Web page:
Category Archives: Workers’ Issues

Poor People’s Campaign Readies ‘Massive, Nonviolent’ Effort to Save Democracy

“We are not in this for a moment, but for a movement,” said Rev. Dr. William J. Barber II. “Our deadline is victory.”

By Jake Johnson.  Pubished 1-16-2022 by Common Dreams

Photo: Becker1999/flickr/CC

Don’t call it a day of action.

On June 18, the Poor People’s Campaign and its partners in organized labor, the civil rights movement, and religious communities are planning to mobilize their members and allies from across the U.S. to Washington, D.C. for what they hope will be the “largest mass assembly of poor people and low-wage workers in this nation’s history.”

But Rev. Dr. William J. Barber II, co-chair of the Poor People’s Campaign, cautioned against viewing the impending “massive, nonviolent” march on the nation’s capital as a singular event, one whose energy and demands will fade as soon as that June Saturday ends. Continue reading

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‘This Is a Big Deal’: Amazon Settlement With NLRB Could Ease Worker Unionization Efforts

“This settlement agreement provides a crucial commitment from Amazon to millions of its workers across the United States that it will not interfere with their right to act collectively to improve their workplace by forming a union or taking other collective action.”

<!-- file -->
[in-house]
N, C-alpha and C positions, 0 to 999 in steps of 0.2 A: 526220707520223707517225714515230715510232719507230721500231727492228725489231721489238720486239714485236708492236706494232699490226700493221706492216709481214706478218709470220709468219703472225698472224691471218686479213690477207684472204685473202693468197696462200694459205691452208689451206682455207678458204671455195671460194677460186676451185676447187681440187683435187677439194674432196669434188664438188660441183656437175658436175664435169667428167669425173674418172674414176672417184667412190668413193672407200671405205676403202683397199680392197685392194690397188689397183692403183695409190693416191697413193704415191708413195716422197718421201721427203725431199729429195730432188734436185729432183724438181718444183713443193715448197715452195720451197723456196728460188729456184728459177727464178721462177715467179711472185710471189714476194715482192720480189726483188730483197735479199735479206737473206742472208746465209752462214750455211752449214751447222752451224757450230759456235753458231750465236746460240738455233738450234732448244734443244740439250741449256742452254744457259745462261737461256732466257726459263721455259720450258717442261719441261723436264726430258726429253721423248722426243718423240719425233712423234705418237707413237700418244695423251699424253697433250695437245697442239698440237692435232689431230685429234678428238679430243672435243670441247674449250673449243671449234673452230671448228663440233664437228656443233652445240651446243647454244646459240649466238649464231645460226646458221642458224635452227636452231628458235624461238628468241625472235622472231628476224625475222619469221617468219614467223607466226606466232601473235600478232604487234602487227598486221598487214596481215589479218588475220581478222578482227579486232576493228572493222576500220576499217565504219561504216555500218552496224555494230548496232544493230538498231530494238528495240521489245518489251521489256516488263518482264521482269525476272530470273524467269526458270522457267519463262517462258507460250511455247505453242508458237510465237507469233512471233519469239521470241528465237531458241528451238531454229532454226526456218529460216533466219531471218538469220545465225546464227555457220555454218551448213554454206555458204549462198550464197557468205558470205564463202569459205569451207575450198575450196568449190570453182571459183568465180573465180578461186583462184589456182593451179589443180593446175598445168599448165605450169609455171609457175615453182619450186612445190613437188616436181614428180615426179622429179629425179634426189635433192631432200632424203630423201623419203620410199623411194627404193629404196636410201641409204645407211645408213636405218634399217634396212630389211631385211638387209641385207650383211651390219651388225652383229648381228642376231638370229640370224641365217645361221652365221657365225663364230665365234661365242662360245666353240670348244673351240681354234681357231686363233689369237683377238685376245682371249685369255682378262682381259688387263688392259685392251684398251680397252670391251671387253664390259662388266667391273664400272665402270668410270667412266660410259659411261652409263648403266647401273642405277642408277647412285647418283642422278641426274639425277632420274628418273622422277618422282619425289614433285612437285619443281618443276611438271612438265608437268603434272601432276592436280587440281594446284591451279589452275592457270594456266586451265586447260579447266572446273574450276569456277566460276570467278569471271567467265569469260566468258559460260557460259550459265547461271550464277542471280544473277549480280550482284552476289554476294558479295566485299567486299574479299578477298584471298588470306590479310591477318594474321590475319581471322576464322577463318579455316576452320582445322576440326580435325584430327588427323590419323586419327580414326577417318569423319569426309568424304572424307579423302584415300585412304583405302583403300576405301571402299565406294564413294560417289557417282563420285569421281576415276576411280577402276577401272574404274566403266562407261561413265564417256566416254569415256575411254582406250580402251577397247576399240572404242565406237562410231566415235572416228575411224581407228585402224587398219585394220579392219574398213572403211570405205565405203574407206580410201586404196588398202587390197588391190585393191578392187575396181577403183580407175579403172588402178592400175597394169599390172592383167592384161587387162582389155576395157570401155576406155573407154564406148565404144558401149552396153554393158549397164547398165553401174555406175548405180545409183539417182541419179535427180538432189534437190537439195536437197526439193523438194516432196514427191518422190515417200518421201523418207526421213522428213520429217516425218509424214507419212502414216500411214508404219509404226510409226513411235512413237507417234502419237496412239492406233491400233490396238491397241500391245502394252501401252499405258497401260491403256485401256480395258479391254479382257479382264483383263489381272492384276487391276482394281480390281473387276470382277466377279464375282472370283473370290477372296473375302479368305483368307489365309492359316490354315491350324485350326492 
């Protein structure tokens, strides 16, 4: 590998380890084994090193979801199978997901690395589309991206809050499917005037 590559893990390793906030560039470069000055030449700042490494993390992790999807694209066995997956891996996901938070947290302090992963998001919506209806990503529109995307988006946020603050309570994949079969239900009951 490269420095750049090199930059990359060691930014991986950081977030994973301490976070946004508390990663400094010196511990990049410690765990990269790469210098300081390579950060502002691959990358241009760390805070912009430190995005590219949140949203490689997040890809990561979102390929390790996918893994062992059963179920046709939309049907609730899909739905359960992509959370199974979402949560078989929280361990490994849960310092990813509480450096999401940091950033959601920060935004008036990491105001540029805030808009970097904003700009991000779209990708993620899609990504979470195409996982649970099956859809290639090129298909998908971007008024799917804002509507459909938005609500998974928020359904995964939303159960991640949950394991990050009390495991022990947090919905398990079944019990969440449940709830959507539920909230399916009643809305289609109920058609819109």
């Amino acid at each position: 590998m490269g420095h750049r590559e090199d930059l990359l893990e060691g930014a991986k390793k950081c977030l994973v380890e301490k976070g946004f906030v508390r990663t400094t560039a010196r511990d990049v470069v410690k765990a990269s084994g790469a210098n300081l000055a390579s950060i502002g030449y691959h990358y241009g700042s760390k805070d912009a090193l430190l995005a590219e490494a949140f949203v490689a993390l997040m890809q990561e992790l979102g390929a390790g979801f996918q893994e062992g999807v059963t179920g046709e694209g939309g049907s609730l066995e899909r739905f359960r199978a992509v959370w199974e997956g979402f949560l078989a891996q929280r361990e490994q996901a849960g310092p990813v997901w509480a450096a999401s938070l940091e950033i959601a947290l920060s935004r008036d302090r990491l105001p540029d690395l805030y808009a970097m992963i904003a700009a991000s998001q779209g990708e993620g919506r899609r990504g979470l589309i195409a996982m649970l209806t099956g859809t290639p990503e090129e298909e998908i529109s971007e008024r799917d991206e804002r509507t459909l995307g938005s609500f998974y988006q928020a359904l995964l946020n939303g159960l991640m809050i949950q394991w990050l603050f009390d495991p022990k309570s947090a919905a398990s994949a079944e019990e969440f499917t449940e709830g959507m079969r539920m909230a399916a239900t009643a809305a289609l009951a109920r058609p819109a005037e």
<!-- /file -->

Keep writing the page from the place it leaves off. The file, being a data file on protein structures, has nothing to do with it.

By Jessica Corbett.  Published 12-23-2021 by Common Dreams

A demonstration supporting Amazon workers in Philadelphia on Marh 20, 2021. Photo: Joe Piette/flickr/CC

As Amazon faces growing criticism over working conditions and its response to employee organizing, the online retail giant this week finalized a settlement with a federal labor agency that’s expected to make it easier for workers in the United States to unionize.

“This is a big deal,” Service Employees International Union (SEIU) Local 1021 tweeted Thursday.

The union shared The New York Times‘ reporting on Amazon’s agreement with the National Labor Relations Board (NLRB), which is the result of six cases of workers saying the company limited their organizing abilities. Continue reading

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Is your Christmas list supporting modern slavery? The dilemma of shopping ethically this festive season

ESstock / Shutterstock

Simon Green, University of Hull

With Christmas coming soon and last-minute shopping underway, it is worth questioning the origin of some of our favourite holiday and gift items. It is highly likely that some of the gifts under your tree – including clothing, chocolate and mobile phones – will have been made by children working in exploitative or hazardous conditions of modern slavery.